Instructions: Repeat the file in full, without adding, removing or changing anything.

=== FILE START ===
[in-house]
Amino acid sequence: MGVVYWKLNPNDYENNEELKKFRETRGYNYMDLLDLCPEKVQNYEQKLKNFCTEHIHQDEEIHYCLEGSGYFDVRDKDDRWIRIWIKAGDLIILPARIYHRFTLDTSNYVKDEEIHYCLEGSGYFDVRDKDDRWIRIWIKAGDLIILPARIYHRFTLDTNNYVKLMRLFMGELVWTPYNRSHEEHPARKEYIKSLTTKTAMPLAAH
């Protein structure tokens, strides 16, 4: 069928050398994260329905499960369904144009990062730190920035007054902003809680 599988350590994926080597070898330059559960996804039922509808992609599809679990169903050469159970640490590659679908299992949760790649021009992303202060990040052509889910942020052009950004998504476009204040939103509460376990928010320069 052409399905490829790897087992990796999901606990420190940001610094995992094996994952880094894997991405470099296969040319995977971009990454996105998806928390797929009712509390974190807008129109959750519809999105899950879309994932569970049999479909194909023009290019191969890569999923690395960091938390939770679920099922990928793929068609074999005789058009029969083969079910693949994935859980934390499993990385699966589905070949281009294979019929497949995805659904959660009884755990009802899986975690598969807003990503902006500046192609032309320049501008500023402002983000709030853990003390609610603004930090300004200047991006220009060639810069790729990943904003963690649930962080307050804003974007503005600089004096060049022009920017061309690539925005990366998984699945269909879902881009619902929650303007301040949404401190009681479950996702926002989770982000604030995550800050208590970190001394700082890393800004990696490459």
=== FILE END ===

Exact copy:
[in-house]
Amino acid sequence: MGVVYWKLNPNDYENNEELKKFRETRGYNYMDLLDLCPEKVQNYEQKLKNFCTEHIHQDEEIHYCLEGSGYFDVRDKDDRWIRIWIKAGDLIILPARIYHRFTLDTSNYVKDEEIHYCLEGSGYFDVRDKDDRWIRIWIKAGDLIILPARIYHRFTLDTNNYVKLMRLFMGELVWTPYNRSHEEHPARKEYIKSLTTKTAMPLAAH
């Protein structure tokens, strides 16, 4: 069928050398994260329905499960369904144009990062730190920035007054902003809680 599988350590994926080597070898330059559960996804039922509808992609599809679990169903050469159970640490590659679908299992949760790649021009992303202060990040052509889910942020052009950004998504476009204040939103509460376990928010320069 052409399905490829790897087992990796999901606990420190940001610094995992094996994952880094894997991405470099296969040319995977971009990454996105998806928390797929009712509390974190807008129109959750519809999105899950879309994932569970049999479909194909023009290019191969890569999923690395960091938390939770679920099922990928793929068609074999005789058009029969083969079910693949994935859980934390499993990385699966589905070949281009294979019929497949995805659904959660009884755990009802899986975690598969807003990503902006500046192609032309320049501008500023402002983000709030853990003390609610603004930090300004200047991006220009060639810069790729990943904003963690649930962080307050804003974007503005600089004096060049022009920017061309690539925005990366998984699945269909879902881009619902929650303007301040949404401190009681479950996702926002989770982000604030995550800050208590970190001394700082890393800004990696490459």